The joke is that the casino becomes a place where everyone gives into his or her inner libertine. There is lust, there is greed, there is cocaine, and long-simmering resentments erupt into screaming matches that get organized into extreme-fighting brawls to take betting action on. Martha (Lennon Parham) and Corsica (Andrea Savage), for instance, despise each other — they have a vendetta hinging on a potluck dinner — so they get into the ring for a violent dustup that, it turns out, is merely a warm-up for the bloodshed to come.

That happens when our heroes spot a man counting cards. The scene where Scott, Kate, and Frank drag him into the back room and go all gangster (or, in Poehler’s case, gangsta) on his ass is funny, because these are the least likely kneecap-smashers in history. But then something happens: a moment of Grand Guignol burlesque. Something that makes it look like Andrew Jay Cohen double-checked the marketing metrics and decided that over-the-top gruesome black comedy was in. Suffice to say that Scott, after starting off as a generic Will Ferrell milquetoast, morphs into a fearless badass in shades and a scowl, with the theme from “The Sopranos” playing in the background (in case we didn’t get it).

My objection to this isn’t that it’s a bit much, but that the movie doesn’t push it far enough. It should have run with the opportunity for Will Ferrell to do something different by letting him slide down a rabbit hole of (comic) darkness. Scott becomes known as “The Butcher,” but in “The House” this is just another bit, another half-baked joke to nowhere. Cohen and his writing partner, Brendan O’Brien, penned “Neighbors” and its sequel, and they were much wittier comedies of parental squares gone crazy.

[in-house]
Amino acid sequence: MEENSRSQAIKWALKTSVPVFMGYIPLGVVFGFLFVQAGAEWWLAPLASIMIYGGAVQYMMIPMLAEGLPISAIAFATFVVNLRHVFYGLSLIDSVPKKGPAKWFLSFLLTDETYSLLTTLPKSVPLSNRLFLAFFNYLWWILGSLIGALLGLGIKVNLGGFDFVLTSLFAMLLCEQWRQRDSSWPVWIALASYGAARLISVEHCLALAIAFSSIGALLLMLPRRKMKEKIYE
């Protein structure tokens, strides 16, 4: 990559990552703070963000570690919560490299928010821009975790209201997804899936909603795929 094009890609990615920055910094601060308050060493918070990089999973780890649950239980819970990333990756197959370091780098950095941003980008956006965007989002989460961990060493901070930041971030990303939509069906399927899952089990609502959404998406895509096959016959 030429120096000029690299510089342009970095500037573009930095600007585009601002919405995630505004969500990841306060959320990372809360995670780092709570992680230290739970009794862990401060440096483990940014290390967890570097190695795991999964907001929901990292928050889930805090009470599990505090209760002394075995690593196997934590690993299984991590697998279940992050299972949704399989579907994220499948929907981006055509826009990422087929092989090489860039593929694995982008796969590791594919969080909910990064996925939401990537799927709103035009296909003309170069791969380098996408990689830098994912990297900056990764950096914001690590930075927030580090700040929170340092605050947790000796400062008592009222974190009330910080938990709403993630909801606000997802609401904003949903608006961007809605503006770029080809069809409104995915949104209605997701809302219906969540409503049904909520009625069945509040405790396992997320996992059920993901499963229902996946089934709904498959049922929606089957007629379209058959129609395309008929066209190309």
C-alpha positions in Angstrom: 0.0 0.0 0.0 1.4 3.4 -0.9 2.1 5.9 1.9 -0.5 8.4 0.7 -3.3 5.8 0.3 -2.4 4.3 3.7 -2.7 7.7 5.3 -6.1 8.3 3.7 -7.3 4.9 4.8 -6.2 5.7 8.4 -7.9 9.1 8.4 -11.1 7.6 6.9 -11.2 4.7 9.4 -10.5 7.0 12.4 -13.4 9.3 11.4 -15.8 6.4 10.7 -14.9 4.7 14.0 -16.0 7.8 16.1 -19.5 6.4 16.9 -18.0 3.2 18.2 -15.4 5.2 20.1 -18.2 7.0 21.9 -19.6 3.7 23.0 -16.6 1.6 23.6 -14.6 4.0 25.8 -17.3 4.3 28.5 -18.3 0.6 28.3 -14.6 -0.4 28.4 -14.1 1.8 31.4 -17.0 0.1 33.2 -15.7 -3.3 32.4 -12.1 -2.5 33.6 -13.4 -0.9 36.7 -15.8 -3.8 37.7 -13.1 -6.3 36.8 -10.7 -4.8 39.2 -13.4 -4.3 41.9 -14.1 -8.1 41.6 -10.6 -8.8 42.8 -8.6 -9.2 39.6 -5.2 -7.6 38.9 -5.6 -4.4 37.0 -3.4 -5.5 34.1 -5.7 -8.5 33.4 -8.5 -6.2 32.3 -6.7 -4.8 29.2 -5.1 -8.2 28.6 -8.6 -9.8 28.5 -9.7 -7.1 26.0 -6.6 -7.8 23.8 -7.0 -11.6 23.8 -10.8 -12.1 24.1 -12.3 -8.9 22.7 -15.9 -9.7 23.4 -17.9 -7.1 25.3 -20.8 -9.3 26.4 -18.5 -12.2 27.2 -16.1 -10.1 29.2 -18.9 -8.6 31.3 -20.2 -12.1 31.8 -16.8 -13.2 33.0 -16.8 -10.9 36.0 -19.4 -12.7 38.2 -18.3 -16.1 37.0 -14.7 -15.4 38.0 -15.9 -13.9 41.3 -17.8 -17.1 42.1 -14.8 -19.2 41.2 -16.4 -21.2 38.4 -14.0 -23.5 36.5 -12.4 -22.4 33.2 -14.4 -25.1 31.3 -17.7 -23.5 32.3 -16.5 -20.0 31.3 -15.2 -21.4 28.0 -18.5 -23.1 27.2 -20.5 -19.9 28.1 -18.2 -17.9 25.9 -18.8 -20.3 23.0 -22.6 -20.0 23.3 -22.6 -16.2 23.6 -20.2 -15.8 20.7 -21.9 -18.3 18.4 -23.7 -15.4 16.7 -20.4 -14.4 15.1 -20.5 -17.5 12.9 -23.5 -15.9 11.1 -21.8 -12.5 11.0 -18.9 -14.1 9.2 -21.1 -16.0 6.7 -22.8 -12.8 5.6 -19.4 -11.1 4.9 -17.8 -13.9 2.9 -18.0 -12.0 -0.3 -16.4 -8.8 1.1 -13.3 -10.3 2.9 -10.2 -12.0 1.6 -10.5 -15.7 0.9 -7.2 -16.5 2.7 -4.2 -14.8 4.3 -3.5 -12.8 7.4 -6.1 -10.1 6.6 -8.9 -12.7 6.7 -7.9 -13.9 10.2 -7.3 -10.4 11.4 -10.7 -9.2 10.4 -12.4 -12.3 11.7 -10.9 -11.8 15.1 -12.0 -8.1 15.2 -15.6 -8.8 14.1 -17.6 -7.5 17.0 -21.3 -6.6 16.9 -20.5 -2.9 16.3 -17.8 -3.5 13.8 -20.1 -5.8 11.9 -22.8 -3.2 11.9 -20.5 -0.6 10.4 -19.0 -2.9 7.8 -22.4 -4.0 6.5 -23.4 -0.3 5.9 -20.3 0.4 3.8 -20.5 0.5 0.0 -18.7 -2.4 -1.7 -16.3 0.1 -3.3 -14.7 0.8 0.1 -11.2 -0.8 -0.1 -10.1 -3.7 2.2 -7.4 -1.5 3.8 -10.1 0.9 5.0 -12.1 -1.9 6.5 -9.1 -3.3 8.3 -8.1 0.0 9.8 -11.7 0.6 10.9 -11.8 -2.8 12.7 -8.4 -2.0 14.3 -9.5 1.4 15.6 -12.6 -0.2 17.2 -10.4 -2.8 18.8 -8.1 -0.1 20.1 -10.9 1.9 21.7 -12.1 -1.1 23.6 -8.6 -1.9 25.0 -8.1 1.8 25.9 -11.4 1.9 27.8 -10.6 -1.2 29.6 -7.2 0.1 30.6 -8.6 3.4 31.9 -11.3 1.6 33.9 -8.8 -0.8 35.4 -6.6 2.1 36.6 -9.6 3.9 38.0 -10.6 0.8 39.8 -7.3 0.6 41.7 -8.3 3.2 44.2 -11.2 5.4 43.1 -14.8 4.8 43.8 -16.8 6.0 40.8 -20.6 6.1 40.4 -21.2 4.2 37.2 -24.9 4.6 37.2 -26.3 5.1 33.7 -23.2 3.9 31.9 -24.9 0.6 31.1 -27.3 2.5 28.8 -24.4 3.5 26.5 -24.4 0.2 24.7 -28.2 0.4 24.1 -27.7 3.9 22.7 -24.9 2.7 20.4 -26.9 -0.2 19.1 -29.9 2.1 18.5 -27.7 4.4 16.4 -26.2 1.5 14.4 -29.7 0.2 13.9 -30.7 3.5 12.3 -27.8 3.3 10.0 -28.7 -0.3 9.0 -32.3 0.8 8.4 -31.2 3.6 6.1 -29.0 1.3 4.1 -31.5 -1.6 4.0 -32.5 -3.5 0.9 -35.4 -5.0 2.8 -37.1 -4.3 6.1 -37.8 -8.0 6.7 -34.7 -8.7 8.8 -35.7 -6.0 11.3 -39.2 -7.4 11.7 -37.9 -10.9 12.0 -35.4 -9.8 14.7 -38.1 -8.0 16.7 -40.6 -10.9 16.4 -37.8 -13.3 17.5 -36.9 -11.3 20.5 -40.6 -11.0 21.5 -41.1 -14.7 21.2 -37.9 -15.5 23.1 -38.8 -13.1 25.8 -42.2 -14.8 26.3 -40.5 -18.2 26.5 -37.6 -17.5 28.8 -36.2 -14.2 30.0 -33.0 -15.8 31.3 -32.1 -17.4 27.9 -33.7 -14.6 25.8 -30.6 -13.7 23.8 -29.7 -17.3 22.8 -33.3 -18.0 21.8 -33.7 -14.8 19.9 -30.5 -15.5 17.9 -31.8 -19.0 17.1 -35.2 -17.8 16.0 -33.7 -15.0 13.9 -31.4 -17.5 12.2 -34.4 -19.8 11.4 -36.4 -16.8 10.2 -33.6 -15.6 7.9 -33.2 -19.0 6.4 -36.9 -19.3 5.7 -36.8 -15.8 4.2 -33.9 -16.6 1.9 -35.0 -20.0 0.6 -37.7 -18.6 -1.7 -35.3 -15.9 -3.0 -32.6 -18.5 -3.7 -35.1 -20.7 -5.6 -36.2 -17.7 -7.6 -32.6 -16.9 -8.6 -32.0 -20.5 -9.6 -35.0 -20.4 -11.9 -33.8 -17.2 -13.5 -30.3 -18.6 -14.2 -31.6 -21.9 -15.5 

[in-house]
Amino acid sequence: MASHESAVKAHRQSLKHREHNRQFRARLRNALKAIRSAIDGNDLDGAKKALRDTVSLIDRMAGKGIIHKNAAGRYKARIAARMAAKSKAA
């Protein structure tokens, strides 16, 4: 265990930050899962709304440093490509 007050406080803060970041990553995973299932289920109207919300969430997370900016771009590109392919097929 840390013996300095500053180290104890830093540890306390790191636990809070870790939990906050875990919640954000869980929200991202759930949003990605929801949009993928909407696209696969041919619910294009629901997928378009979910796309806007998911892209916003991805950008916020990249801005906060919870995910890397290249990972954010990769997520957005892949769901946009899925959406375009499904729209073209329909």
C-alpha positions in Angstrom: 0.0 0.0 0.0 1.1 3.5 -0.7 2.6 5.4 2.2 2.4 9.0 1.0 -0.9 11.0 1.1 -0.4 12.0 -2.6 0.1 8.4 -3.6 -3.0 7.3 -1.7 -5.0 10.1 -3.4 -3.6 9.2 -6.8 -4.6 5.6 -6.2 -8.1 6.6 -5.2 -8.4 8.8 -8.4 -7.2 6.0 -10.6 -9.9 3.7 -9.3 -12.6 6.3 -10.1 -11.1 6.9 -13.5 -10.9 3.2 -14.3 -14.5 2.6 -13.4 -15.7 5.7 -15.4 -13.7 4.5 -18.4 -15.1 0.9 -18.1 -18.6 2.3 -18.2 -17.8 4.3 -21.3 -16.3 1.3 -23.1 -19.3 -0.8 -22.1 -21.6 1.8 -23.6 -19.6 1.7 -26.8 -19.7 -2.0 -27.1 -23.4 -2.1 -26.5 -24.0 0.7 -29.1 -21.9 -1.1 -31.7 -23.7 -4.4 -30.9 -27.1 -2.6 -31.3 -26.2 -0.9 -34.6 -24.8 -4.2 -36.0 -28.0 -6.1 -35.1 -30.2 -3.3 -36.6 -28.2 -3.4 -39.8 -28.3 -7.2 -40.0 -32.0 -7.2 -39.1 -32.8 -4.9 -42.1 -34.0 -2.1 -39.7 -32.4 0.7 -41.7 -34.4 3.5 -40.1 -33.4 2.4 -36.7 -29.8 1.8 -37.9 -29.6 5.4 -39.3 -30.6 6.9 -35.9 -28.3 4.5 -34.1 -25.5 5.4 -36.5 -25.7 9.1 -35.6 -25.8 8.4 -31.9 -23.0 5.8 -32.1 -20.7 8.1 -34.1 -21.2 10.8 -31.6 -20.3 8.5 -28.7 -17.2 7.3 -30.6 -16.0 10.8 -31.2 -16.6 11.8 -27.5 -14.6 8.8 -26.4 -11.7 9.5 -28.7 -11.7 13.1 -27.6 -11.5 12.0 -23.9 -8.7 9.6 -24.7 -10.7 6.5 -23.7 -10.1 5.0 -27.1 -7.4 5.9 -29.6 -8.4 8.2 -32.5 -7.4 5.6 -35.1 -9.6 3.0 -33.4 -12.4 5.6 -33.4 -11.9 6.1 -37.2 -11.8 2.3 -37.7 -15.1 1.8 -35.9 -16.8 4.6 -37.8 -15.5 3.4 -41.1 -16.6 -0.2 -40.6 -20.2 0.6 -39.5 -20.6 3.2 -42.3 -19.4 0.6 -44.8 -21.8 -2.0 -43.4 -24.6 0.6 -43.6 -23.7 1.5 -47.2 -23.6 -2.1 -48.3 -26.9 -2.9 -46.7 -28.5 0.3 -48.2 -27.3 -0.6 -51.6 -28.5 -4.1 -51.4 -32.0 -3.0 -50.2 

Will Ferrell knows how to use the centrifugal force of his personality to hold a movie together. His suppressed hysteria is a gift that still gives, though it isn’t one that has much surprise left. Amy Poehler syncs up with him well, but there’s got to be something better waiting for her in the movies than the opportunity to pee on a lawn (yes, that’s her big moment here). “The House,” like too many Hollywood comedies of outrage, turns the extreme into the innocuous.

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Film Review: 'The House'

Reviewed at AMC 34th St., New York, June 29, 2017. MPAA Rating: R. Running time: 88 MIN.

Production: A Warner Bros. release of a New Line Cinema, Village Roadshow Pictures, Good Universe, Gary Sanchez Productions prod. Producers: Andrew Jay Cohen, Joseph Drake, Jessica Elbaum, Nathan Kahane, Brendan O’Brien, Will Ferrell, Adam McKay. Executive producers: Bruce Berman, Richard Brener, Michael Disco, Toby Emmerich, Marc S. Fischer, Chris Henchy, Steven Mnuchin, Spencer Wong.

Crew: Director: Andrew Jay Cohen. Screenplay: Andrew Jay Cohen, Brendan O’Brien. Camera (color, widescreen): Jas Shelton. Editors: Evan Henke, Michael L. Sale.

With: Will Ferrell Amy Poehler, Jeremy Renner, Jason Mantzoukas, Nick Kroll, Ryan Simpkins, Allison Tolman, Michaela Watkins, Cedric Yarbrough, Andy Buckley, Andrea Savage.